When my dad asked my mom to marry him she replied, “I will on one condition, that you buy me a piano.” So Dad carried a bride and a piano across the threshold of their basement apartment to start a life together.
I used my mother’s strategy when I was proposed to, but I asked for a red Jeep Wrangler 4-cylinder engine, manual 5-speed with a sliding sunroof, AM/FM cassette player, running boards, grille guard and leather seats.
Apparently that was a deal breaker, so I settled for just eternal love and devotion.
But Dad meeting Mom’s condition began a marriage, and music career that recently celebrated fifty years.
Of course, my mother’s musical passion and talent began long before tall, dark and handsome Daddy-o swept her off her feet with the promise of complete fidelity and a piano. Mom was a child prodigy. While most kids whine (like mine), “Please don’t make me take piano lessons!” my mother whined, “Please let me take piano lessons!” Unfortunately, her parents couldn’t afford it at the time, but the music inside her would not wait. Mom went to the local music teacher and begged for piano and vocal lessons in exchange for housecleaning.
A star was born.
After spending her youth singing and playing the piano at community, school and church venues, she burst onto the collegiate scene as a vocal and piano performance standout winning talent competitions, starring roles, scholarships and recognition as far as Washington DC, “The Met” in NYC and an Austrian performing arts conservatory.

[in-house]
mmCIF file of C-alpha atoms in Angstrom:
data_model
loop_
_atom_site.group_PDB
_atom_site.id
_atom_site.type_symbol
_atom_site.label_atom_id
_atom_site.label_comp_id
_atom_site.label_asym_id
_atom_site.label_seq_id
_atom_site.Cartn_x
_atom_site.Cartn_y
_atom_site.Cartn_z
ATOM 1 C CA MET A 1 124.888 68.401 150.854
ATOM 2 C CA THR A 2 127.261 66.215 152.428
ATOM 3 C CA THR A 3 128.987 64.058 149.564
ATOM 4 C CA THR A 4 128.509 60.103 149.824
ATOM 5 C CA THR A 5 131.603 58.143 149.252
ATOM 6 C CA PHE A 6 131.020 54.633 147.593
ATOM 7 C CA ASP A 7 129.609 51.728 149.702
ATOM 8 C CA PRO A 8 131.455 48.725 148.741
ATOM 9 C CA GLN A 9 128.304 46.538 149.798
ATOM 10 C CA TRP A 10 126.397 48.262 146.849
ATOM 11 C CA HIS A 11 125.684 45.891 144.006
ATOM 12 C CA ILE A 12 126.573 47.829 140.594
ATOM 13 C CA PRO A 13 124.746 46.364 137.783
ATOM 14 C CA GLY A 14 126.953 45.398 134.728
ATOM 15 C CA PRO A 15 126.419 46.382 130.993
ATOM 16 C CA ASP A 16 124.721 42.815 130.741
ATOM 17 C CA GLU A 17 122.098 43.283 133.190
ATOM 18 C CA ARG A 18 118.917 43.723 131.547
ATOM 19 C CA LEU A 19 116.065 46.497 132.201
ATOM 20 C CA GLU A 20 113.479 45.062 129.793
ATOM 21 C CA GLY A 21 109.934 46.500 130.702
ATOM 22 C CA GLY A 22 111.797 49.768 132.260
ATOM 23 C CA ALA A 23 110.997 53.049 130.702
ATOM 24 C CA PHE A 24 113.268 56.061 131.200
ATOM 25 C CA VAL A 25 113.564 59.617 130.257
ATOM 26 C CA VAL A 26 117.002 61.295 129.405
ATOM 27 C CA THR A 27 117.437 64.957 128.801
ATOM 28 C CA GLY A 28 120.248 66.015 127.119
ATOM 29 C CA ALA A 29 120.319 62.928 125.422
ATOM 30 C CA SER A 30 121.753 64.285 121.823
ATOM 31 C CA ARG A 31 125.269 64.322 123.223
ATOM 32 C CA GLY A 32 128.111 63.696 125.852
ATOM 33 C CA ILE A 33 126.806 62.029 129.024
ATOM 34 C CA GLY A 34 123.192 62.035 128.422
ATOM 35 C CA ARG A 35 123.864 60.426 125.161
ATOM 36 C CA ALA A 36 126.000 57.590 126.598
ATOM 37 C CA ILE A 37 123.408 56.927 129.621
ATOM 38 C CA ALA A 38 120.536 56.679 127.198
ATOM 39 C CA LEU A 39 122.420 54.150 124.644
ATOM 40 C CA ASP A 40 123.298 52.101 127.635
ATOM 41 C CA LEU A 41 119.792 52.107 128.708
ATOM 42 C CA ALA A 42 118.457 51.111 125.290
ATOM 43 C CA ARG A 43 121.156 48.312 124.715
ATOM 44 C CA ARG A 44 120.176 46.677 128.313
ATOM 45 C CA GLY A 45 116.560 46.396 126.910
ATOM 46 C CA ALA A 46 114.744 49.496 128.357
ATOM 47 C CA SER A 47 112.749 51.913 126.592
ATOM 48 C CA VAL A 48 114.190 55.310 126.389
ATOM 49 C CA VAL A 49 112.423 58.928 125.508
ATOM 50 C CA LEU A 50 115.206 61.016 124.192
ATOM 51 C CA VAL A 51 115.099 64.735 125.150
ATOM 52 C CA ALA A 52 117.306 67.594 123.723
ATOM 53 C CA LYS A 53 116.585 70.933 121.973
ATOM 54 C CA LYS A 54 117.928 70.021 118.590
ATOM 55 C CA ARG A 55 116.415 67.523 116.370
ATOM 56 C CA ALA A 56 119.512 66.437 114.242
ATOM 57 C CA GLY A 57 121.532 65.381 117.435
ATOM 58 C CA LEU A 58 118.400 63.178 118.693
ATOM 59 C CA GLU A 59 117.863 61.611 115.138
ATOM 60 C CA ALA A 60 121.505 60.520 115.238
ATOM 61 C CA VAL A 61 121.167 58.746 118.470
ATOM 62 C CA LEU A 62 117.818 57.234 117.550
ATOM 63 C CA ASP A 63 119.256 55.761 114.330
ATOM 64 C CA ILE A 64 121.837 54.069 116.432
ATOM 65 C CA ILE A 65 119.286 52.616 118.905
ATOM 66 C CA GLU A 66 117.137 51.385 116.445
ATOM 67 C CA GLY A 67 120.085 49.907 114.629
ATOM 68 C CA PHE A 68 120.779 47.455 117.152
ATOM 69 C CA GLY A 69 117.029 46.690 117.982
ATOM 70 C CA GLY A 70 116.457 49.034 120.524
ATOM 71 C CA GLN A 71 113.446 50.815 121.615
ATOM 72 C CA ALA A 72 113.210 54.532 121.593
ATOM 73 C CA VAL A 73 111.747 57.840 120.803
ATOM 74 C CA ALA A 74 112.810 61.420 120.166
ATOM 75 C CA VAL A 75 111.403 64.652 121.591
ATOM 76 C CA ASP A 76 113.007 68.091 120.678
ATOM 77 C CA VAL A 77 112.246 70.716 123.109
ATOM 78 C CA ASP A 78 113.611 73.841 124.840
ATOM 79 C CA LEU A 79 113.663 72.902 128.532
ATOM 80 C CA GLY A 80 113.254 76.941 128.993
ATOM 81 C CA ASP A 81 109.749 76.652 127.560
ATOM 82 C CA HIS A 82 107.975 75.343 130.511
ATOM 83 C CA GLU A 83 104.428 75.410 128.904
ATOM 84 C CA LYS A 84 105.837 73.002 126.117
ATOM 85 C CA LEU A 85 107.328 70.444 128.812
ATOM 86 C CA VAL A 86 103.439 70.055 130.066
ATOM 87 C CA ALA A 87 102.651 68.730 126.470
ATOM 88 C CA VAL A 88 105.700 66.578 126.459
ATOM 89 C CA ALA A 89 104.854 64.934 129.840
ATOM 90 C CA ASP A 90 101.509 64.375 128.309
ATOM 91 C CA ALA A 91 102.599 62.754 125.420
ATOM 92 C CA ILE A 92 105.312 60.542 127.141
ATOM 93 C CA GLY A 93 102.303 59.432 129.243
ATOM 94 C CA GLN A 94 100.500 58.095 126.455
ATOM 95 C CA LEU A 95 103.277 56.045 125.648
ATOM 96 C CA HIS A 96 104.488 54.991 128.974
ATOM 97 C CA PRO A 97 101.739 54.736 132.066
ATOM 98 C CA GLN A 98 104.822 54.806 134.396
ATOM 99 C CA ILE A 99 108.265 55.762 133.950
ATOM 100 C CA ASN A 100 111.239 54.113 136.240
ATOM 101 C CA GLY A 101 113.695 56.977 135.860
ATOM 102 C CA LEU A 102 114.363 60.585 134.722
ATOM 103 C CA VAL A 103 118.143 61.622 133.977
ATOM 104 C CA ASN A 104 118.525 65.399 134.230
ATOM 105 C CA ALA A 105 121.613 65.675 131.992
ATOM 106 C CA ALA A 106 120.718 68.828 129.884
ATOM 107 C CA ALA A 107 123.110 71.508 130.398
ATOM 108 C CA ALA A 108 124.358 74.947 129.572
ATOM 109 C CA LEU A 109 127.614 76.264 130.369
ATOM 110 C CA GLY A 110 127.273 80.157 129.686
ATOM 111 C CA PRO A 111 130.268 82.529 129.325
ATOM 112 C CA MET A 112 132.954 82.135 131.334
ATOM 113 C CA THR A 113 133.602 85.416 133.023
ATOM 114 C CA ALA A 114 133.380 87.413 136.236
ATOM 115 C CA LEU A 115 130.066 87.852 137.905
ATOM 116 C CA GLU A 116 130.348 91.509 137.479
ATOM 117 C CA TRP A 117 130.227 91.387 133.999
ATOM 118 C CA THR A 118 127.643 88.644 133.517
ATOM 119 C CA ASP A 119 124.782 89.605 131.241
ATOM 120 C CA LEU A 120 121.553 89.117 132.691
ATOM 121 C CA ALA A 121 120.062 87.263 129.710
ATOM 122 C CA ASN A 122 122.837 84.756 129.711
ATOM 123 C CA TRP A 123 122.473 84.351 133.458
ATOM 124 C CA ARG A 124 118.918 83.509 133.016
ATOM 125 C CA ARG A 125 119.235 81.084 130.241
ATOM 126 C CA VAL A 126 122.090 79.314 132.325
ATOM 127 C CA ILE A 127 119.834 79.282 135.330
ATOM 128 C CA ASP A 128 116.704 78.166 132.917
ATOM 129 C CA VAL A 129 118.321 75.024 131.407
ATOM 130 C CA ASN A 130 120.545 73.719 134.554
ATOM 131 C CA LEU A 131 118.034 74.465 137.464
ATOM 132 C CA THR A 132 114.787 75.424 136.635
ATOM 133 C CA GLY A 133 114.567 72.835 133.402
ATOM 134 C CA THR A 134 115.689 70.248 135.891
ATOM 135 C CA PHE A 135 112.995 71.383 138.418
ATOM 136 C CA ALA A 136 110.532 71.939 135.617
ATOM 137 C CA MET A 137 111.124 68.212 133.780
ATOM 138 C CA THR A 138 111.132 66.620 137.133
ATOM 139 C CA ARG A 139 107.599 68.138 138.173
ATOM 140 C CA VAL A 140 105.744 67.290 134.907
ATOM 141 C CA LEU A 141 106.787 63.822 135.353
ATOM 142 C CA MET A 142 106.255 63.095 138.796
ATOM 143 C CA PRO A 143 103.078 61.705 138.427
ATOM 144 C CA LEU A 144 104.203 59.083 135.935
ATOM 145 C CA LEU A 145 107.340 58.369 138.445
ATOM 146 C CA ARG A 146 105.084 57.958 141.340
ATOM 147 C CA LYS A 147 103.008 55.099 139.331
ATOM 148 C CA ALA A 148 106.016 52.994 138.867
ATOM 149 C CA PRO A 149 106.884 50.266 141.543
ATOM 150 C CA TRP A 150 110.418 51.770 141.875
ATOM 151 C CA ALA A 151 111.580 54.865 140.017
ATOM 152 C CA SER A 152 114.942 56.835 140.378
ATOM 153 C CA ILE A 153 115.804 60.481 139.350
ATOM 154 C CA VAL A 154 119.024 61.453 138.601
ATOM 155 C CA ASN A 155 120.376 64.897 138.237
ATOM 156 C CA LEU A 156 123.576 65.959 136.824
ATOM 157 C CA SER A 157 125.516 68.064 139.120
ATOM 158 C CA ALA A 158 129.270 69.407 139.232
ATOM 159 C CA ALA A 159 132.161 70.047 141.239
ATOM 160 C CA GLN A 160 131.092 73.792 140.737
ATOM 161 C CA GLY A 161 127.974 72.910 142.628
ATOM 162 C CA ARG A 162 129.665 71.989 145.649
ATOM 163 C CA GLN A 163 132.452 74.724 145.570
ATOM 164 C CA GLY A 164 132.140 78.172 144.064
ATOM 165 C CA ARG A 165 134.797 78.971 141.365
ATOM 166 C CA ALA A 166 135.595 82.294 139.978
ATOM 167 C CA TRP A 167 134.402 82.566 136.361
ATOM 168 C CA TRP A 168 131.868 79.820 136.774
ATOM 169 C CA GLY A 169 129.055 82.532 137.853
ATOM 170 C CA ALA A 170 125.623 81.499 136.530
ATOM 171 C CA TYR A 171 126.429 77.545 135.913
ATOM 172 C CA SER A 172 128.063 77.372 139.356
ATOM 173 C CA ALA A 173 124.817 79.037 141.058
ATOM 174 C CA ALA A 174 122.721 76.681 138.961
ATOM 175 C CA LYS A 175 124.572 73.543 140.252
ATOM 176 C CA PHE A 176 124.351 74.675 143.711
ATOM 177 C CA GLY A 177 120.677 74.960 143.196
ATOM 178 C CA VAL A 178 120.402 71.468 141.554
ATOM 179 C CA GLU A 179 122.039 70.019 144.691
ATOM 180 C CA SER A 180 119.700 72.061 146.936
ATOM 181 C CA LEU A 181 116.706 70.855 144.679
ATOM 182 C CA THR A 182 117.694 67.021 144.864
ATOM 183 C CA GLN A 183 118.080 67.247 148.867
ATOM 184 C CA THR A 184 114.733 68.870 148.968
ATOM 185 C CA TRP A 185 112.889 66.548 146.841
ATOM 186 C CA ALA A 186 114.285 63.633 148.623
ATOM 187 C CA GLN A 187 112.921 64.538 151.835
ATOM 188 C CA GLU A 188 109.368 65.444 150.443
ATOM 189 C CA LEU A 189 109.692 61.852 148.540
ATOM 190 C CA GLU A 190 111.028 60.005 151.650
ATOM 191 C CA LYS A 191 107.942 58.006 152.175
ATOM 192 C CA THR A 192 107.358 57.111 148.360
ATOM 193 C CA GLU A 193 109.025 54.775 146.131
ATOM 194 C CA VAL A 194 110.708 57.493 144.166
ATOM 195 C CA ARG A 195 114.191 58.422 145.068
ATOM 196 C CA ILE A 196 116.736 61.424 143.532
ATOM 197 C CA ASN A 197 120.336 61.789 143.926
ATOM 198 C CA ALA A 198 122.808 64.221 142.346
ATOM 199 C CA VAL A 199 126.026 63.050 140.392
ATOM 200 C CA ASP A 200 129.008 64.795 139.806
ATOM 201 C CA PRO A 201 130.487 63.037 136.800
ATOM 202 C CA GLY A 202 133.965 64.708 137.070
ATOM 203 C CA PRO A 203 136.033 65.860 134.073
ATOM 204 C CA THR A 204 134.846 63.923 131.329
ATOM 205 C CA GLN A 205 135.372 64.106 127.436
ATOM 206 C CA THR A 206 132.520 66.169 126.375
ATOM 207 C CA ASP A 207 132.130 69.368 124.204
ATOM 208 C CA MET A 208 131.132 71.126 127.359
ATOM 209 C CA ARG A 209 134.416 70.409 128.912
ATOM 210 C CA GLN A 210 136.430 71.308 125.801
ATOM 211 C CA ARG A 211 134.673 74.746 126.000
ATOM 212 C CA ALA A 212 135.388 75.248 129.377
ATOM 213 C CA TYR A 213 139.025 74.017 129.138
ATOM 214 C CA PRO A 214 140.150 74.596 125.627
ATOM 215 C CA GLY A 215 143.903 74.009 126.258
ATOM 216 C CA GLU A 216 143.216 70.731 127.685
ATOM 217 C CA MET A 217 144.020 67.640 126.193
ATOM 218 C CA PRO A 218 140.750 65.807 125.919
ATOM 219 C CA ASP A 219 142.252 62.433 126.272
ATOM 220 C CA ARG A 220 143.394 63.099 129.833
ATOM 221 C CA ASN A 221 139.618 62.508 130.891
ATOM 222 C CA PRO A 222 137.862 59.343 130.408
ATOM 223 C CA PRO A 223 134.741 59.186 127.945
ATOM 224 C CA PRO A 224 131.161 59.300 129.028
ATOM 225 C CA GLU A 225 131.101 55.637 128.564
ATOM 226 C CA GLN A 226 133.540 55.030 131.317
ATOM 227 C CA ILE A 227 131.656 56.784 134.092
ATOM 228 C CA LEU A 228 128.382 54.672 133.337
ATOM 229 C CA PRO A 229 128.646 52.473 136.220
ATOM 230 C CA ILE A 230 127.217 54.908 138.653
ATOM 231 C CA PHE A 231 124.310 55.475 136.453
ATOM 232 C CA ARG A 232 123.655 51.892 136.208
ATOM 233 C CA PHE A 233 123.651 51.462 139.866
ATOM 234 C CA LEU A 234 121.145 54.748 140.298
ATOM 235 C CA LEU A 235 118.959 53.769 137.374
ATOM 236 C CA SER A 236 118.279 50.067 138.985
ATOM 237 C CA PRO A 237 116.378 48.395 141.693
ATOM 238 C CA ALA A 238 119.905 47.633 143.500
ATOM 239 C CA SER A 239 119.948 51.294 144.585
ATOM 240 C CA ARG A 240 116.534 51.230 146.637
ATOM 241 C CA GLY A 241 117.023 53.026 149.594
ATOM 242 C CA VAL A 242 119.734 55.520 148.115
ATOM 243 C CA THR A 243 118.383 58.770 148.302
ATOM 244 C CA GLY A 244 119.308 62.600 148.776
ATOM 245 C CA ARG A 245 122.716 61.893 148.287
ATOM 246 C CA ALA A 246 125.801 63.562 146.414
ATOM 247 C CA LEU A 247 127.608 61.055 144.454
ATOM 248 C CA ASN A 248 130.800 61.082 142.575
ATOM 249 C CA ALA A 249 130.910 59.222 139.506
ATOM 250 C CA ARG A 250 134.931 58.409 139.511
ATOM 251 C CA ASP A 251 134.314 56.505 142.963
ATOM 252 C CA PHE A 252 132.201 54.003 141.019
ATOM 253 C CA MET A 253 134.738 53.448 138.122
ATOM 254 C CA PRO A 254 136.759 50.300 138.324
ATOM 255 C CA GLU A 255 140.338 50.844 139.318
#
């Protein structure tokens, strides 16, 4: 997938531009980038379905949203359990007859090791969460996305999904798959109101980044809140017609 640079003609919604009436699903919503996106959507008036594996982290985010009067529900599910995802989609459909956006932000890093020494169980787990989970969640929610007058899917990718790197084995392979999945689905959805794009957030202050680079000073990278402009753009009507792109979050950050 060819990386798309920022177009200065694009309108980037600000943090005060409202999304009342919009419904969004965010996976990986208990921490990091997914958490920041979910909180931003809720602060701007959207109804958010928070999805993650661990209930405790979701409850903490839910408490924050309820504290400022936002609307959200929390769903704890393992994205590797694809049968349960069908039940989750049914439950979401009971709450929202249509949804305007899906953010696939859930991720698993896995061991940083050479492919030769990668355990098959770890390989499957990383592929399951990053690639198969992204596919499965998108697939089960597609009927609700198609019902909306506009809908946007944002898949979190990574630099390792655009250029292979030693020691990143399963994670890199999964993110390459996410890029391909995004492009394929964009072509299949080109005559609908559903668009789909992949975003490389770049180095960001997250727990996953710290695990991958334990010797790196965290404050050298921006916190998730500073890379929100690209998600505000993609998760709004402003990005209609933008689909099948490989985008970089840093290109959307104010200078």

Favoring family over fame though, Mom turned down prestigious opportunities for dear old Dad and a used piano. But there began her legacy of fostering talent in others as a piano/vocal teacher and a singing group/band leader.
I can’t even begin to count the number of people my mother’s music has touched over the past fifty years through performing, teaching, accompanying, arranging and composing. But I did try to find as many of them as I could on Facebook to e-vite them to a career celebration and retirement party in honor of my mother.
We had a big bash with food, mingling, and open mic and piano for students past and present to perform. There was a program and a tribute video montage of her musical life. Putting that together was my assignment for the party, and that twenty-minute video took freaking thirty hours to put together! My sisters got off easy doing refreshments and decorations. Well, my brother got off the easiest doing nothing. He did call two days before and ask, “Hey, was I supposed to do something for Mom’s thing?” He did help clean up though.
But giving thirty hours of my life to showcase fifty years of my mother’s musical contribution to society was the least I could do for her. She taught me, and so many others, to sing, play, read, lead, perform and love music and it’s a legacy that will live on in all of us.
As Dad watched the video showing the return on the investment he made in a piano so long ago, tears streamed down his face. Or maybe it was because I gave him the party bill (that was his assignment).